Ayurveda in the kitchen, what you need to know

Ayurveda in the kitchen, what you need to know

Always defined and considered the sister science of yoga, Ayurveda, the traditional medicine of India, is, literally, the science of life (from Ayur: life, longevity and Veda: science, knowledge). It is a system that has its roots over 5,000 years ago and which, as a holistic medicine, considers man as a whole, from a physical, psychic and spiritual point of view.


The main purpose of Ayurveda is well-being in its entirety and for this reason its gaze turns both to the cure of a disease, as to the prevention of a state of imbalance and therefore to the maintenance of health. 

According to Ayurveda, in fact, health is a natural and proper condition of man, who lives, or should do so, in harmony with the laws of nature, and any disease is nothing but a departure from this path.

The doshas, ​​the Ayurvedic constitutions

Everything that exists in the Universe is made up of the five elements:

  1. Land;
  2. water;
  3. fire;
  4. air
  5. ether. 

In the human body , for example:

  •  the solid structures of bones , muscles and cartilages can be traced back to the earth ;
  • gastric juices, mucous membranes, fluids belong to water ;
  • digestive processes, temperature and sight call to fire and so on.

Although present in each one, these elements can be grouped with different percentages and for Ayurveda this gives rise to different constitutions or doshas: vata, pitta, kapha and their four combinations .

Ayurvedic constitutions determine and influence a person’s gross or physical appearance , as well as his more subtle and psychological characters.

A vata person , in whom the elements of air and ether predominate, will be very different – both in body and temperament – from a pitta individual , in whom fire and water are predominantly present, and far removed from a kapha , fact especially of water and land.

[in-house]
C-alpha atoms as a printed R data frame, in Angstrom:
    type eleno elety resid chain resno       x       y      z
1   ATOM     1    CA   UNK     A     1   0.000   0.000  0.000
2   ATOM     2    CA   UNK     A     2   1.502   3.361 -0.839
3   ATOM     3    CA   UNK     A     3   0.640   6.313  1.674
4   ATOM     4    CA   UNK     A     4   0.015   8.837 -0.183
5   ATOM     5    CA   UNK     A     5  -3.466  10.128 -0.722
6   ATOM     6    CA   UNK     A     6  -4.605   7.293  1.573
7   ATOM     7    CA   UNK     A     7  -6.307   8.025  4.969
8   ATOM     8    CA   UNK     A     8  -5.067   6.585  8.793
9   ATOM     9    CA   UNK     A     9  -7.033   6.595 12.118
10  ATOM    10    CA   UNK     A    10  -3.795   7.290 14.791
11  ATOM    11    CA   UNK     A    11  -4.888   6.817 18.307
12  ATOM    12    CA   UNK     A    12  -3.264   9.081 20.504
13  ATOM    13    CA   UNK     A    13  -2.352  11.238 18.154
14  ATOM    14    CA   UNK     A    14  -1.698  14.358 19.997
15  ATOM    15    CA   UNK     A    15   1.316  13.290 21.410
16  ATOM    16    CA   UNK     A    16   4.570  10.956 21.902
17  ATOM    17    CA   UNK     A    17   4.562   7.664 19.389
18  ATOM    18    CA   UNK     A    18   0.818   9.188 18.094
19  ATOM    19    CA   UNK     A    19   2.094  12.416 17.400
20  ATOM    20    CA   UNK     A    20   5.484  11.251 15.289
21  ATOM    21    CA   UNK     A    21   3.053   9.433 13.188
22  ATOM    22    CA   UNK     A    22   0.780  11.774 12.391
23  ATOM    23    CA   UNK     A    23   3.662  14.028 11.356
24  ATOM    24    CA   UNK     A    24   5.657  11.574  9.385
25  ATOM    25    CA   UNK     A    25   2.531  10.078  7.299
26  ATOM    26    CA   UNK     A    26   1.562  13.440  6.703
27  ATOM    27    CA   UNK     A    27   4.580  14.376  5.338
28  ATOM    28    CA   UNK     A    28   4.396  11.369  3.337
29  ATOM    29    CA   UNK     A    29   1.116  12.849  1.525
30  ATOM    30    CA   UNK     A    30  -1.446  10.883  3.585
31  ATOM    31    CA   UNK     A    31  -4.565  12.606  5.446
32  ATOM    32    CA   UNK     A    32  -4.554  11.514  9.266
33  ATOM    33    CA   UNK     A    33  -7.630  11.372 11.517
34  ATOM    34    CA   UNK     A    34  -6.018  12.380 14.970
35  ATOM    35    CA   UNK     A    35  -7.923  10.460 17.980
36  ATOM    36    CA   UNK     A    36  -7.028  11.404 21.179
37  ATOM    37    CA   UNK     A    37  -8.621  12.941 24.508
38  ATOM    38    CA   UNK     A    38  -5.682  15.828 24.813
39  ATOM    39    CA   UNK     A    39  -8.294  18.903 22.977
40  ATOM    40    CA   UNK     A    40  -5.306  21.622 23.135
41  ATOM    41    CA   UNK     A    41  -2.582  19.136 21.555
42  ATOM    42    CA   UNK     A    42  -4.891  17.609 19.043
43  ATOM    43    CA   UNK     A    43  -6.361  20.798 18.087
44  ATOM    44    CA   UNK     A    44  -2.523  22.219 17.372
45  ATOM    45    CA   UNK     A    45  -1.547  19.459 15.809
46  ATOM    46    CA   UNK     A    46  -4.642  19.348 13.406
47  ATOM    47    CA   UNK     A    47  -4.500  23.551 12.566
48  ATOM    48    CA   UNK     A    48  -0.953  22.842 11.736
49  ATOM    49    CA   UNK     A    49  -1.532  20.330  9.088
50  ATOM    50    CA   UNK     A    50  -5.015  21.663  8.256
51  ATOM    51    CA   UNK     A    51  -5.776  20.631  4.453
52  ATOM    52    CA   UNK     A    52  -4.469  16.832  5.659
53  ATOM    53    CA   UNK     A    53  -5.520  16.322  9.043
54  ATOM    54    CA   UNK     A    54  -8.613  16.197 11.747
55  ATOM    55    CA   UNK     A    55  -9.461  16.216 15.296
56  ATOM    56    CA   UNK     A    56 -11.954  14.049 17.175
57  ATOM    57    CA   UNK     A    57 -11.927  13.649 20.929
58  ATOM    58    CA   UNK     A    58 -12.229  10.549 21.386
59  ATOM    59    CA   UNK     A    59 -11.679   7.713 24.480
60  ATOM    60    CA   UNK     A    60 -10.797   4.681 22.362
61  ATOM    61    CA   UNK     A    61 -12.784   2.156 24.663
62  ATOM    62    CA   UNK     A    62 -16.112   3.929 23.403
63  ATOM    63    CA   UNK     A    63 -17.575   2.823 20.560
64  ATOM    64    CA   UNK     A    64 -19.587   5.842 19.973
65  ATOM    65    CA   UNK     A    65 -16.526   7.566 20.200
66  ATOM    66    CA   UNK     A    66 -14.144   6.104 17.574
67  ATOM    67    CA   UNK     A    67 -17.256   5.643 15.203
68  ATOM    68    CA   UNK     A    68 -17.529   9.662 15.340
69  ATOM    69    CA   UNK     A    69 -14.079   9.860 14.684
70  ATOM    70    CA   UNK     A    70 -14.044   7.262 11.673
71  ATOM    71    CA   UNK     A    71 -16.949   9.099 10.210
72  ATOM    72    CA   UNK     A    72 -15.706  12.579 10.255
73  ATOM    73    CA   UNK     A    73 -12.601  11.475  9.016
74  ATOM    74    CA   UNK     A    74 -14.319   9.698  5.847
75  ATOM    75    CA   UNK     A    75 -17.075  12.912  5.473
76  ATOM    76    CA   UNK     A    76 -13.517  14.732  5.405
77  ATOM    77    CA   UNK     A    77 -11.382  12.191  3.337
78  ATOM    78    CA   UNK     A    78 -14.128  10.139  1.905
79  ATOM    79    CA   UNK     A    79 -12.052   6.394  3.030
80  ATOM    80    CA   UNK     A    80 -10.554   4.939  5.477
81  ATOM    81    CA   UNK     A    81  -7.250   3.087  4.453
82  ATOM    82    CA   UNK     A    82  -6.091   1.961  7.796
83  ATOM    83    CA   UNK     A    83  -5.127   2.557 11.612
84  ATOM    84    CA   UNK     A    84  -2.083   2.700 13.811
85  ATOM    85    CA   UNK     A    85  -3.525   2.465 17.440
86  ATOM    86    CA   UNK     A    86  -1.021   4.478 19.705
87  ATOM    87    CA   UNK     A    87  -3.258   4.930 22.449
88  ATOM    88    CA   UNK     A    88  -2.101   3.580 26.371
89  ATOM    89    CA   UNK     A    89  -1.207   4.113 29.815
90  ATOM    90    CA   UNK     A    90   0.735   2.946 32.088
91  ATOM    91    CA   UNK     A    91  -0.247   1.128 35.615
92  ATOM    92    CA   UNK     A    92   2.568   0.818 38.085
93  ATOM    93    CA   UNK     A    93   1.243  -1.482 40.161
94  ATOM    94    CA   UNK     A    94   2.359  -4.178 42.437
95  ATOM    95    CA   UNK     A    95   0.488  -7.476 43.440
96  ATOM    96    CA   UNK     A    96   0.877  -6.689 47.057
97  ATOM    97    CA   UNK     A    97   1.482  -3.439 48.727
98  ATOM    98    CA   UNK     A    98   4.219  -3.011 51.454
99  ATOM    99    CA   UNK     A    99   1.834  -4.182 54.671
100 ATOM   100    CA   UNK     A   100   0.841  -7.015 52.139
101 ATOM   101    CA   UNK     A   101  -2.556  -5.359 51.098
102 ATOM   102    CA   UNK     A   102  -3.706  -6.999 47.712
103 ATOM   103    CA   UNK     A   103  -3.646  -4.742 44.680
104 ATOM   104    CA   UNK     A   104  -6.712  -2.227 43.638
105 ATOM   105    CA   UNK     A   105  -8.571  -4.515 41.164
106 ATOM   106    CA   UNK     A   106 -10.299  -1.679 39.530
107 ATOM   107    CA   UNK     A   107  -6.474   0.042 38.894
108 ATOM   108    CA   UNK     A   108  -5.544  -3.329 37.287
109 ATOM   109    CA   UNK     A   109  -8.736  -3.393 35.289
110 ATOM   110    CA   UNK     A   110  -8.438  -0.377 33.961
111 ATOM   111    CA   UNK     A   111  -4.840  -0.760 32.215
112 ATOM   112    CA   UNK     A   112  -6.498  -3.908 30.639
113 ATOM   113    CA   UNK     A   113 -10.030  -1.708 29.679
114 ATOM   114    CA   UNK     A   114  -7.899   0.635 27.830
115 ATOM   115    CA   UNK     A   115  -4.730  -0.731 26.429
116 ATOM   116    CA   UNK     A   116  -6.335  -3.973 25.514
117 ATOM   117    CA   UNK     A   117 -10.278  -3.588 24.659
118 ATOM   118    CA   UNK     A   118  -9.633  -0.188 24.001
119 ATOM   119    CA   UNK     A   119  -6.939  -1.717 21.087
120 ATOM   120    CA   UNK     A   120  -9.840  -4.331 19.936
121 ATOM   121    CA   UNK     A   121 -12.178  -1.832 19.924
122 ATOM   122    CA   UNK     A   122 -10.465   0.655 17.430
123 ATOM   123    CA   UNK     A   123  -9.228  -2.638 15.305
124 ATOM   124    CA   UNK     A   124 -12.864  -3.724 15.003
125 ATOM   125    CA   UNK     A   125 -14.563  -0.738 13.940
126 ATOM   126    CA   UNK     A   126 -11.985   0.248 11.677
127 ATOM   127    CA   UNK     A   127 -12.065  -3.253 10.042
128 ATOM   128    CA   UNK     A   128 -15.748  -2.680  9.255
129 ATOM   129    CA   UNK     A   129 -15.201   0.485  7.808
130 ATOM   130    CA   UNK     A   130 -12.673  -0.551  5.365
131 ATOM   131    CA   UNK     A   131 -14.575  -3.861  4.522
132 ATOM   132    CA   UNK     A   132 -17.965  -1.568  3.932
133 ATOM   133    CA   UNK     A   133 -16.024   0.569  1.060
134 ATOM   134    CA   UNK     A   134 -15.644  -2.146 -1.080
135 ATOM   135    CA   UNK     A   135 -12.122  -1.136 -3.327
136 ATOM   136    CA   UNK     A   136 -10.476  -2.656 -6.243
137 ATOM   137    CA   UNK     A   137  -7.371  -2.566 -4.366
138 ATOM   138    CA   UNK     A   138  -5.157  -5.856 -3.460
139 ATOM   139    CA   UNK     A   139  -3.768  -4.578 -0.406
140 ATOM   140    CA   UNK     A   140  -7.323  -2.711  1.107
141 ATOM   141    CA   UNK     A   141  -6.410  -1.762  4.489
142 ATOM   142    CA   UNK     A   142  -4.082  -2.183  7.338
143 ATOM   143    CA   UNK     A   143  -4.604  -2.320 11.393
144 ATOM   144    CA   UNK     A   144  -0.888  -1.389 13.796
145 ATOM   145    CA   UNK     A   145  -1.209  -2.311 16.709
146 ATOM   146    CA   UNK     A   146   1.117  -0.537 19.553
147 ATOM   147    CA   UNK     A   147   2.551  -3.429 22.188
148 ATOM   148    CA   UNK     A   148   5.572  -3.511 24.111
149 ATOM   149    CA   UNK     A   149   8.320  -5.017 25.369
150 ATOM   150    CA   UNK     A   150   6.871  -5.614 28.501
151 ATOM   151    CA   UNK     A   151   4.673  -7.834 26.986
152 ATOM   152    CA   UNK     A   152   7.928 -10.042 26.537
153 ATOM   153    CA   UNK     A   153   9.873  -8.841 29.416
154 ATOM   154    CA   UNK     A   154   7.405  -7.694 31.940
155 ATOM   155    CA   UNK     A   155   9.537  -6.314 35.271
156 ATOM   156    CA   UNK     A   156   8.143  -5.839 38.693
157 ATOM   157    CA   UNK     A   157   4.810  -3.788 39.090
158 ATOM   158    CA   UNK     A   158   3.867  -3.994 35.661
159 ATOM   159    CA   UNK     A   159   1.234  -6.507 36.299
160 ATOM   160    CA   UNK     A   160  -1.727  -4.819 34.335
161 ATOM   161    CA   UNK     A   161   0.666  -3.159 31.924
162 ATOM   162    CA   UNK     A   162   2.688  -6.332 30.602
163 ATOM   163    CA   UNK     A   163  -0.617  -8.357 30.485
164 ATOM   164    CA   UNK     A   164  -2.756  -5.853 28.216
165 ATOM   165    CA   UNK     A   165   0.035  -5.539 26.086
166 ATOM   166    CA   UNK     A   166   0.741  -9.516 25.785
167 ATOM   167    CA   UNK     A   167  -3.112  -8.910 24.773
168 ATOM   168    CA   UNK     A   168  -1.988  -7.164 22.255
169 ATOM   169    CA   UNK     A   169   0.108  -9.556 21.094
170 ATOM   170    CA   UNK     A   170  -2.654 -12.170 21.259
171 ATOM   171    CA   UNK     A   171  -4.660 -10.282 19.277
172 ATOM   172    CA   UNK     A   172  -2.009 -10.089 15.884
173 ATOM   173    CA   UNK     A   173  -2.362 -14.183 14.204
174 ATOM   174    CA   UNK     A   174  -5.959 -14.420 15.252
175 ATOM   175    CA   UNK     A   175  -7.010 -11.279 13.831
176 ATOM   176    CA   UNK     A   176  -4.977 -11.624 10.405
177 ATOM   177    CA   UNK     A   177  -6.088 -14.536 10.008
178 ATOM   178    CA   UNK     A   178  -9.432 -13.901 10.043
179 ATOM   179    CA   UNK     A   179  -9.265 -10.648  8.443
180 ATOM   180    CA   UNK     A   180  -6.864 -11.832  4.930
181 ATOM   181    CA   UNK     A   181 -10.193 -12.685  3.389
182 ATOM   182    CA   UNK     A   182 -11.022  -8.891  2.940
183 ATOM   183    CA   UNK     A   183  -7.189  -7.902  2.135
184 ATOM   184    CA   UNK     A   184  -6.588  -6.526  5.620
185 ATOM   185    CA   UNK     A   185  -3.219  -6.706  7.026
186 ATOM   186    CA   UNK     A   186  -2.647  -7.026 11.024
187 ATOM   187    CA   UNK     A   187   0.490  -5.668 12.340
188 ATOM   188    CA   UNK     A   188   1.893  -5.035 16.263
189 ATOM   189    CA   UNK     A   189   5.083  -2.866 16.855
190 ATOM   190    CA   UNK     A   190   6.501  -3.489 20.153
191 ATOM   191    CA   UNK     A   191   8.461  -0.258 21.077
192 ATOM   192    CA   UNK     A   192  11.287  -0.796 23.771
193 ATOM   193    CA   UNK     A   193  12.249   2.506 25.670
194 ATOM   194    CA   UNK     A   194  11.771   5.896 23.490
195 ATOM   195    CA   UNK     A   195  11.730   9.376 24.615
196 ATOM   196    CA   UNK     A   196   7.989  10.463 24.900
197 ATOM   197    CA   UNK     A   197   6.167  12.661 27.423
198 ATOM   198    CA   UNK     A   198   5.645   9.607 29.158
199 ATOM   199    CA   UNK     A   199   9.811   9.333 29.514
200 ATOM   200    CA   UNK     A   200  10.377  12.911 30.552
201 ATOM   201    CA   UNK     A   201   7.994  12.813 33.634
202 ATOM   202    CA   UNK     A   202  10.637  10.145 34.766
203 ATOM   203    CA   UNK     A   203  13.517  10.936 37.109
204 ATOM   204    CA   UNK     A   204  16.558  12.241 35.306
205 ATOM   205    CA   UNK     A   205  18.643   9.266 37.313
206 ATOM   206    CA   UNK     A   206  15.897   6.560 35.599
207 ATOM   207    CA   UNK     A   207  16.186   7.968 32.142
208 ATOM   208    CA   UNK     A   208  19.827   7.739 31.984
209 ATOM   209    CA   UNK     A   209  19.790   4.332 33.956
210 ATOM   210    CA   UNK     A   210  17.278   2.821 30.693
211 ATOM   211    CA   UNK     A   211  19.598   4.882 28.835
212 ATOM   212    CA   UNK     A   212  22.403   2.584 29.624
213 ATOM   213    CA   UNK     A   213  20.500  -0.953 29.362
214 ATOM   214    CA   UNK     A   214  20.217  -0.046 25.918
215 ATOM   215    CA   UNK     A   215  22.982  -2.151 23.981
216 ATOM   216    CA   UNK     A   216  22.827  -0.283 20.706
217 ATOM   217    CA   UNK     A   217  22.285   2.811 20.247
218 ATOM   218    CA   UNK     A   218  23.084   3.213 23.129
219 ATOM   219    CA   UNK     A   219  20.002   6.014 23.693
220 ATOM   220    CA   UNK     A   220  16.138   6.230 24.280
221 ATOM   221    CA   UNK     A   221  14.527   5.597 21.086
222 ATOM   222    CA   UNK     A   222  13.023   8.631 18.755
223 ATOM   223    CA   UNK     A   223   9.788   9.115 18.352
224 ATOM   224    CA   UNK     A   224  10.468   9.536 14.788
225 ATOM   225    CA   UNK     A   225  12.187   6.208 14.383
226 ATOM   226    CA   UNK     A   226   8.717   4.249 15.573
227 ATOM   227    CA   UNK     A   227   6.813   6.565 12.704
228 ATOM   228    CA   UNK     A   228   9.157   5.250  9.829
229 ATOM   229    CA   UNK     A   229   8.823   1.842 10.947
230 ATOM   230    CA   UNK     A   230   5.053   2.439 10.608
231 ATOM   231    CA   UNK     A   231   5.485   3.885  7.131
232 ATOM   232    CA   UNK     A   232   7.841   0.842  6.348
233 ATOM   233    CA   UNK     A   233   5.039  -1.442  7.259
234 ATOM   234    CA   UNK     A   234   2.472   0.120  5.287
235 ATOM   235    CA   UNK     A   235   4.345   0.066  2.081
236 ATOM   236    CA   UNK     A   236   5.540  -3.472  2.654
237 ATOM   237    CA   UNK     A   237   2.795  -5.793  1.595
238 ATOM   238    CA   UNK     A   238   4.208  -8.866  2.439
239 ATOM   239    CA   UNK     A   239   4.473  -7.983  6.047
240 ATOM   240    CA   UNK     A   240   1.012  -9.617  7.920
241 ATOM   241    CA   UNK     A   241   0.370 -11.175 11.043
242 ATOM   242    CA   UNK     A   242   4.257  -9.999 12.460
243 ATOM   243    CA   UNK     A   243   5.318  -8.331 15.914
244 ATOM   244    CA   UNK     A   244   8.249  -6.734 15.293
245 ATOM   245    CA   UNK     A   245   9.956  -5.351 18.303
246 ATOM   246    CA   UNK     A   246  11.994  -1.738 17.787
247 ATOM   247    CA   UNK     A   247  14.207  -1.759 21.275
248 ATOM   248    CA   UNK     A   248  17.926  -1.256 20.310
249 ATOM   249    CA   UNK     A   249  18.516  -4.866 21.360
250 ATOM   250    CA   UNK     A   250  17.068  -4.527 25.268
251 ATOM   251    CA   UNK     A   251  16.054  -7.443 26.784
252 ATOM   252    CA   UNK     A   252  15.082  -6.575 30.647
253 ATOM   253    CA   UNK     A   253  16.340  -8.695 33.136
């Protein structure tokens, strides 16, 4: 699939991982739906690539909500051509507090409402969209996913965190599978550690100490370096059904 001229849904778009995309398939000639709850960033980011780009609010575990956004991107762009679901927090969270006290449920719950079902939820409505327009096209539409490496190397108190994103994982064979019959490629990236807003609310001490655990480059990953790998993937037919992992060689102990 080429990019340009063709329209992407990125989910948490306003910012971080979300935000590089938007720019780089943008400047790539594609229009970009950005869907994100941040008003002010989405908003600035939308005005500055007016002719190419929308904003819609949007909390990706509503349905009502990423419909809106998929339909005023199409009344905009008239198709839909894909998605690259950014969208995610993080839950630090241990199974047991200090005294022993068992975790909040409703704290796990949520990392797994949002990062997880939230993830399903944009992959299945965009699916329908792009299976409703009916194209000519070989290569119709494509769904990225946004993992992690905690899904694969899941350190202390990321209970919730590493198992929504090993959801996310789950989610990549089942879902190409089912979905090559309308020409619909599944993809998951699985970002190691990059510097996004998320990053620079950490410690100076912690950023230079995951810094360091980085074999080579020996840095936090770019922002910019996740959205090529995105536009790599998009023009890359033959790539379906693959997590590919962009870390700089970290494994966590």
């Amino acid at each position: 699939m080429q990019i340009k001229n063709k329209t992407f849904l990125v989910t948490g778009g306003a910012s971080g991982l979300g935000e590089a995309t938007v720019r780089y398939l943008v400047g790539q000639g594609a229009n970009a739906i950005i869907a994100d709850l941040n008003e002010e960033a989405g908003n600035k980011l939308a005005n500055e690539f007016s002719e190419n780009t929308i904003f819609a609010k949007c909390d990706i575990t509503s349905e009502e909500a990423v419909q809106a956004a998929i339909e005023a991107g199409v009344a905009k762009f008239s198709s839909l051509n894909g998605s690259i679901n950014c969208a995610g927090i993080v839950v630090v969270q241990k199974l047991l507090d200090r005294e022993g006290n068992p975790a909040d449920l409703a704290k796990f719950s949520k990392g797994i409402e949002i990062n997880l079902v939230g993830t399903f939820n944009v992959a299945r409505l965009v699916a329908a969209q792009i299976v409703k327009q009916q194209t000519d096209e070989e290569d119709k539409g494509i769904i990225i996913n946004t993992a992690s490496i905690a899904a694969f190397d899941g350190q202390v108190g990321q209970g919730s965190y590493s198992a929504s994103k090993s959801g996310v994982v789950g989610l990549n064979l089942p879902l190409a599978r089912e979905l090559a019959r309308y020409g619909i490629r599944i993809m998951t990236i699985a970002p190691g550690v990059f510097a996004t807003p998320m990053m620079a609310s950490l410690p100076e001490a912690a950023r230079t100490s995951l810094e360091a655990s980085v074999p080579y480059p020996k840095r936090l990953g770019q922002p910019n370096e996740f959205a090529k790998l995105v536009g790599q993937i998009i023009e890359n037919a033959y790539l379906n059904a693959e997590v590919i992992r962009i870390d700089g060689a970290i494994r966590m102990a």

Balance according to Ayurveda

Knowing and respecting one’s constitution is one of the keys to maintaining a state of health, energy and balance that allows you to live a happy and long life or, on the contrary, to restore a state of vikriti, imbalance or disease.

Ayurveda offers everyone a personal recipe to prevent or balance these states of disconnection and does so with multiple solutions: treatments with medicated oils, herbal remedies, good behavioral habits, commensurate physical exercise, relaxation techniques and dietary advice. 


Ayurveda in the kitchen

Diet is therefore a very important factor in Ayurvedic therapy . The energy requirement of each person passes through the quality, as well as the quantity, of the food ingested.

In fact, to ensure the good functioning of the organism, it is advisable to favor the intake of foods suitable for its constitution and avoid those that can aggravate states of inflammation or fatigue.

According to Ayurveda, every healthy meal should contain the six flavors or rasa, to increase or pacify the vata , pitta or kapha energy, and provide the body with the calming, warming or purifying effect it needs.

Ayurvedic cuisine is rich in cereals , fruit, vegetables and legumes and makes great use of spices – including turmeric, ginger, cumin, cardamom, cinnamon and black pepper, just to name a few -, appreciated above all for their healing properties.

The type of ingredients , their combination, cooking method, seasonality, even the most suitable time of day for consuming one food instead of another: everything contributes to this delicate game of balance.

Although only an Ayurvedic doctor can make a correct analysis of a person’s state of health and prescribe the most appropriate treatment, an interesting reading to learn more about this topic is ” Ayurvedic cuisine” by Amadea Morningstar and Urmila Desai (Edizioni Il Punto d ‘Meeting) .

A manual dedicated to the basic principles of nutrition according to Ayurveda, with theoretical insights and a practical part, which collects over 250 recipes, tables and advice to sit at the table with taste and in total harmony. 

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